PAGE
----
So I was wondering how come liquid rocket engines (operating in the lower atmosphere (such as launch stages)) are using Oxygen that they have packed on board. What I mean to say is why would the rocket need to waste space and mass bringing Oxygen with them in the launch stage when they could use air intakes to fuel engines with Oxygen? I do not understand why really big liquid rockets (like the Saturn V) could not fuel their lower stage engines with Oxygen from the atmosphere instead of using packed Oxygen. I guess my reasoning is that using Oxygen already on the rocket at launch is heavier than packing just liquid fuel (keep in mind this applies only to low atmospheric stages because there is an abundance of Oxygen) and taking Oxygen from the atmosphere as needed along the way. Anyway, clearly I am missing something here, or else all launch stages would be using intakes right? There must be some reason why this is not feasible.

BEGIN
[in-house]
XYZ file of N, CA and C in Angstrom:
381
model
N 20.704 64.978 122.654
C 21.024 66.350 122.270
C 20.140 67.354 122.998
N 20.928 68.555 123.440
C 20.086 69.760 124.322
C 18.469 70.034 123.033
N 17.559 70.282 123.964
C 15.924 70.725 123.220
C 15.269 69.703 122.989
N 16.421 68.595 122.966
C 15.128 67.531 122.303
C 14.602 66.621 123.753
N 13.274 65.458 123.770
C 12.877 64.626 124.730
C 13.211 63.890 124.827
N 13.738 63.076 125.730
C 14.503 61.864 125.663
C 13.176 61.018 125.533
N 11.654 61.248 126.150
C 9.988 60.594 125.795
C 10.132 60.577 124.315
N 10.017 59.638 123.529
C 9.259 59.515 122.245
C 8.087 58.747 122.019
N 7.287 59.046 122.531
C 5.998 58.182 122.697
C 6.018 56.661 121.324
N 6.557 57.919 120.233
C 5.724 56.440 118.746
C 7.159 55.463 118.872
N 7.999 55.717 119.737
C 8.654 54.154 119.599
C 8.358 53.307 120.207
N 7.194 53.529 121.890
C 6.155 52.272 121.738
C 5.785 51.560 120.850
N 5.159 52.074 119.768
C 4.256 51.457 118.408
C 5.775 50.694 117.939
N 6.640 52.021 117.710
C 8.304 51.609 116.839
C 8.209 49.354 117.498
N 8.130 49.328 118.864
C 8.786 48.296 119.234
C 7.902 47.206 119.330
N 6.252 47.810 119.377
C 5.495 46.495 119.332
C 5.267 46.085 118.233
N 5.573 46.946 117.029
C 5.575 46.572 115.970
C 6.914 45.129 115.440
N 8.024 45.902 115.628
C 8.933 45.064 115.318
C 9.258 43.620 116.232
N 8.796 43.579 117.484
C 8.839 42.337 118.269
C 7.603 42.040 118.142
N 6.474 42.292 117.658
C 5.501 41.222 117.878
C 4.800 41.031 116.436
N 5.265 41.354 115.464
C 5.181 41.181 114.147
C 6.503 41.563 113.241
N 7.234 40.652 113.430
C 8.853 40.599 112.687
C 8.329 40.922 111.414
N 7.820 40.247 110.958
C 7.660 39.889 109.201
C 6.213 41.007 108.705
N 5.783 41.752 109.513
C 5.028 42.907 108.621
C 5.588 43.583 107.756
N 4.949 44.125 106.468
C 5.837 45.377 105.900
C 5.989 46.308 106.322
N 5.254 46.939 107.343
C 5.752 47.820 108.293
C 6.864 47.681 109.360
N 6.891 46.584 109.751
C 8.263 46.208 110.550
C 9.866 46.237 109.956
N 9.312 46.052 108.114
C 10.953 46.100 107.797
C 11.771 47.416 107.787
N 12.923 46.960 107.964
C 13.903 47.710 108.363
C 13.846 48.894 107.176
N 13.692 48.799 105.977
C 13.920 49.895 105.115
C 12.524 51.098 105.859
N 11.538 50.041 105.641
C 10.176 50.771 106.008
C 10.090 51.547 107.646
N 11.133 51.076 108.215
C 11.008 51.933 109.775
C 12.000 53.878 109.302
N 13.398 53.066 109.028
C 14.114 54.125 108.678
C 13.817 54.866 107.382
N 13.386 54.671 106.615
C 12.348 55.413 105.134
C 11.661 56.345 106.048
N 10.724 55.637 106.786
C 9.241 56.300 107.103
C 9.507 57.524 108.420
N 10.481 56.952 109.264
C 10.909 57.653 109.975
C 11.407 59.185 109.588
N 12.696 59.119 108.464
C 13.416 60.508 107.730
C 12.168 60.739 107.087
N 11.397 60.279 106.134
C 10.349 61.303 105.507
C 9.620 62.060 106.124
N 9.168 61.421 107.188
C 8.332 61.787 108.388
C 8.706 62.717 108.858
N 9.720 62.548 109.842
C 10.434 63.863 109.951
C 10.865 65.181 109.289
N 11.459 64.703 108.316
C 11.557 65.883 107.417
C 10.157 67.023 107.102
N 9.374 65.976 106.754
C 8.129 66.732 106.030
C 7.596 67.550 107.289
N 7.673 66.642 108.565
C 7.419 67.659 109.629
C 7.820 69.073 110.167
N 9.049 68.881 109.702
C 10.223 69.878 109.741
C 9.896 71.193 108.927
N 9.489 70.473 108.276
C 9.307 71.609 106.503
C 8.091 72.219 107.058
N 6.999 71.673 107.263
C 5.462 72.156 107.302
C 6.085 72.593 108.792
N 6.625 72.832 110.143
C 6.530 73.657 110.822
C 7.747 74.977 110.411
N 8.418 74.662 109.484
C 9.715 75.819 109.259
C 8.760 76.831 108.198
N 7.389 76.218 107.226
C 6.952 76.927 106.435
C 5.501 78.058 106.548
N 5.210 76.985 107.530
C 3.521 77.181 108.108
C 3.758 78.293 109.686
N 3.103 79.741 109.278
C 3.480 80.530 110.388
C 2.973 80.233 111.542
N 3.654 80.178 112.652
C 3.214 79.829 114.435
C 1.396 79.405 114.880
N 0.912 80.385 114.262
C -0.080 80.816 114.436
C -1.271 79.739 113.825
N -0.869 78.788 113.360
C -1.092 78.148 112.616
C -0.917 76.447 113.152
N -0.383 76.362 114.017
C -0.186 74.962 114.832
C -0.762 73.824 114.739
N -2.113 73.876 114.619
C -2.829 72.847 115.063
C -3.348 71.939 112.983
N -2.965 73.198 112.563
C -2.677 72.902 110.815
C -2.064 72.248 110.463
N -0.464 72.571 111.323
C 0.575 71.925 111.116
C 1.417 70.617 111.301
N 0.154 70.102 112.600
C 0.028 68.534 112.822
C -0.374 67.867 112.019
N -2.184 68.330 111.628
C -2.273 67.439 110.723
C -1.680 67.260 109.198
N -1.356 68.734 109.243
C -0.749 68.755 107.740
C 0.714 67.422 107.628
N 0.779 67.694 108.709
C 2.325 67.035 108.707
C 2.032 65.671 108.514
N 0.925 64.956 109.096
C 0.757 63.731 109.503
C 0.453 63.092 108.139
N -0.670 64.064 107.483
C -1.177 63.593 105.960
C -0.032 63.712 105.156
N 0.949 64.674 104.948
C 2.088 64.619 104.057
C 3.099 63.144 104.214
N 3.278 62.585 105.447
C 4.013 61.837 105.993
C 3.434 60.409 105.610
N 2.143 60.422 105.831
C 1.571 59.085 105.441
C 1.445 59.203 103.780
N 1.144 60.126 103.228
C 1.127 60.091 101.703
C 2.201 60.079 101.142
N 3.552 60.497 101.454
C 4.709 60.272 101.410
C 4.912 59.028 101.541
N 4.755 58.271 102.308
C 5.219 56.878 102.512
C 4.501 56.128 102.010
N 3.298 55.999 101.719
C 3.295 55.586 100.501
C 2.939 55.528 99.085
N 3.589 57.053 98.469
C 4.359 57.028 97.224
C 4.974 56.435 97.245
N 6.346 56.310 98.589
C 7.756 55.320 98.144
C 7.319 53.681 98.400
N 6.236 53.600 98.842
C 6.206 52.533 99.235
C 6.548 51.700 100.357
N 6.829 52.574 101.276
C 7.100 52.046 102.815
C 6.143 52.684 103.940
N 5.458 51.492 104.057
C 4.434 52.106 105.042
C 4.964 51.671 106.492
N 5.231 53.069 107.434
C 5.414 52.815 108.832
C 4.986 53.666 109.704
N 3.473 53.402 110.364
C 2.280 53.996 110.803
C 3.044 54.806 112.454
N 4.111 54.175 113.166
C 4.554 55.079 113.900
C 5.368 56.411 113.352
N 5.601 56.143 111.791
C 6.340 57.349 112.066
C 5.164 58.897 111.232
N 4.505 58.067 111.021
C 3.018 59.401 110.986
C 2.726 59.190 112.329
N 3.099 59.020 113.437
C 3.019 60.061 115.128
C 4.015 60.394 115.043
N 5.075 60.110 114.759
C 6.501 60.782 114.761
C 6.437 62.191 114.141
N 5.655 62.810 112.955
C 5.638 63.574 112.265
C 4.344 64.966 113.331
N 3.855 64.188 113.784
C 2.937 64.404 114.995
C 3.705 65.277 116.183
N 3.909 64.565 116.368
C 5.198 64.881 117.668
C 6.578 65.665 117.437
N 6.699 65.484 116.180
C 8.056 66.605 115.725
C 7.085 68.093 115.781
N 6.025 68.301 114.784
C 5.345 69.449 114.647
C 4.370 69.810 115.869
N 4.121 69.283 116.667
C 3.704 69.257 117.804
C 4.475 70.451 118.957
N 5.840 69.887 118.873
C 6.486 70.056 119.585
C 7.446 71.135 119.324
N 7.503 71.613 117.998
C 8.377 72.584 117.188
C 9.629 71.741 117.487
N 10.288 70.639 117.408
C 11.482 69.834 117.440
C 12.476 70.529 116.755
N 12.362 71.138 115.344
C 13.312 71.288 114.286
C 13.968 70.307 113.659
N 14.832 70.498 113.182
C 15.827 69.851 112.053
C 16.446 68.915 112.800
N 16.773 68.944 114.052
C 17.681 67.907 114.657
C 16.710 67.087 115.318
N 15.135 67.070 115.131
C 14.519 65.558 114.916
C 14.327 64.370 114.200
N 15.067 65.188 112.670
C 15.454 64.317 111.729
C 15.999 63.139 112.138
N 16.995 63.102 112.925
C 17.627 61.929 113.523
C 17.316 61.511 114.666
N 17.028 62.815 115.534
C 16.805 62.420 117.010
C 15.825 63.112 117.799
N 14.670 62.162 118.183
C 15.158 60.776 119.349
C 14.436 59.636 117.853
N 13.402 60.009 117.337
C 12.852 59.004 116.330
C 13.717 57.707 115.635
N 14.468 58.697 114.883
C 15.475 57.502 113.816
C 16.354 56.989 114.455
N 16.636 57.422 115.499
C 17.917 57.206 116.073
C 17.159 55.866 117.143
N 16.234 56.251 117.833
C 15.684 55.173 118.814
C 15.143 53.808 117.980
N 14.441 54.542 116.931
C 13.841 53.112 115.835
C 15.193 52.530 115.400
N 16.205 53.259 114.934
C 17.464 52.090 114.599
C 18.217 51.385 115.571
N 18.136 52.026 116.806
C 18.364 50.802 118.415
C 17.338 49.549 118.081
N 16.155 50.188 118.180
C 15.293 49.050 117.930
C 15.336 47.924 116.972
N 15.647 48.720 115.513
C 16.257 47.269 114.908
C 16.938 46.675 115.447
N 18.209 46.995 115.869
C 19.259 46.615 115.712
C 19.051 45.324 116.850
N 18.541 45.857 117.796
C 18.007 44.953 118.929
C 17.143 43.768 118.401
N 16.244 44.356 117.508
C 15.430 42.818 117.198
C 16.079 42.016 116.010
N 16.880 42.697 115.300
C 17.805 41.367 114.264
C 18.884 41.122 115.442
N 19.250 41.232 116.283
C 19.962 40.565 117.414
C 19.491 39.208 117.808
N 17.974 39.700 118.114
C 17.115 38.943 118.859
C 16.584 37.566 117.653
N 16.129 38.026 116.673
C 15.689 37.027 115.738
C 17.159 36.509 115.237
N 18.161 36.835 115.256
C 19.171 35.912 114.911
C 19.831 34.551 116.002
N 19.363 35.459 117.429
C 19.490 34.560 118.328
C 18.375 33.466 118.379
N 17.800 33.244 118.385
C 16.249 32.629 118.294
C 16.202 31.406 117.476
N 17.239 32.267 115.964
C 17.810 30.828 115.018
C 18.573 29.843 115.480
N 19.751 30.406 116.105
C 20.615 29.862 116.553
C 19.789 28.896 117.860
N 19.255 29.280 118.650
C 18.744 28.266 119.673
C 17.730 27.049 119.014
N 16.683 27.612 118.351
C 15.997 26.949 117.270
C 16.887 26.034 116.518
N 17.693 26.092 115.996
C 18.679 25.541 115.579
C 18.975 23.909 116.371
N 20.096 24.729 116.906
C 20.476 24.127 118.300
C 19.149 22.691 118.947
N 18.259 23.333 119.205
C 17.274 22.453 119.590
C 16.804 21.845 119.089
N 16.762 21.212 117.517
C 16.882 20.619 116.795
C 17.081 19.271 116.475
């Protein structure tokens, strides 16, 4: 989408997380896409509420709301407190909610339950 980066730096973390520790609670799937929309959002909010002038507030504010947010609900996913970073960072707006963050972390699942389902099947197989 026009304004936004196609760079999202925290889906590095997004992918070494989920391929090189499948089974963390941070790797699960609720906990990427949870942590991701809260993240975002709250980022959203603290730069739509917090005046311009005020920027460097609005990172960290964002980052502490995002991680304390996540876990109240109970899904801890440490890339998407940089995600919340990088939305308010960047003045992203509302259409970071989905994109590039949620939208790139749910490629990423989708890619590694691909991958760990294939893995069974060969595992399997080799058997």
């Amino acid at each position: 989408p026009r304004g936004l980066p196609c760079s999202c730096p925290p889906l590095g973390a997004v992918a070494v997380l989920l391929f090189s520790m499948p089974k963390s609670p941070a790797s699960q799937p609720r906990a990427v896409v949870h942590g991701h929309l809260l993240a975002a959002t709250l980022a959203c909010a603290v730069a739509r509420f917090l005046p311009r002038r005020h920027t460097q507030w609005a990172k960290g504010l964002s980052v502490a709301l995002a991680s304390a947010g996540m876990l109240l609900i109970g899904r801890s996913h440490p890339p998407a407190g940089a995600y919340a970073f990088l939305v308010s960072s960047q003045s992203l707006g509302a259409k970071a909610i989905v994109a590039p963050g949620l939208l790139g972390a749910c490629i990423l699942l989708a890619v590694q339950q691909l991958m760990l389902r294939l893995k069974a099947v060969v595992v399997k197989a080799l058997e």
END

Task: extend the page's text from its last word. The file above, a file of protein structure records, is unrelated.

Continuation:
So here's my questions:
1) Why don't launch stage liquid rocket engines use air intakes to supply Oxygen instead of Oxygen tanks so that they weigh less and can carry a larger payload?
2) Can rockets like the one pictured above even work?
3) Would air intakes on the side of the rocket be useful so that payloads can be placed on top?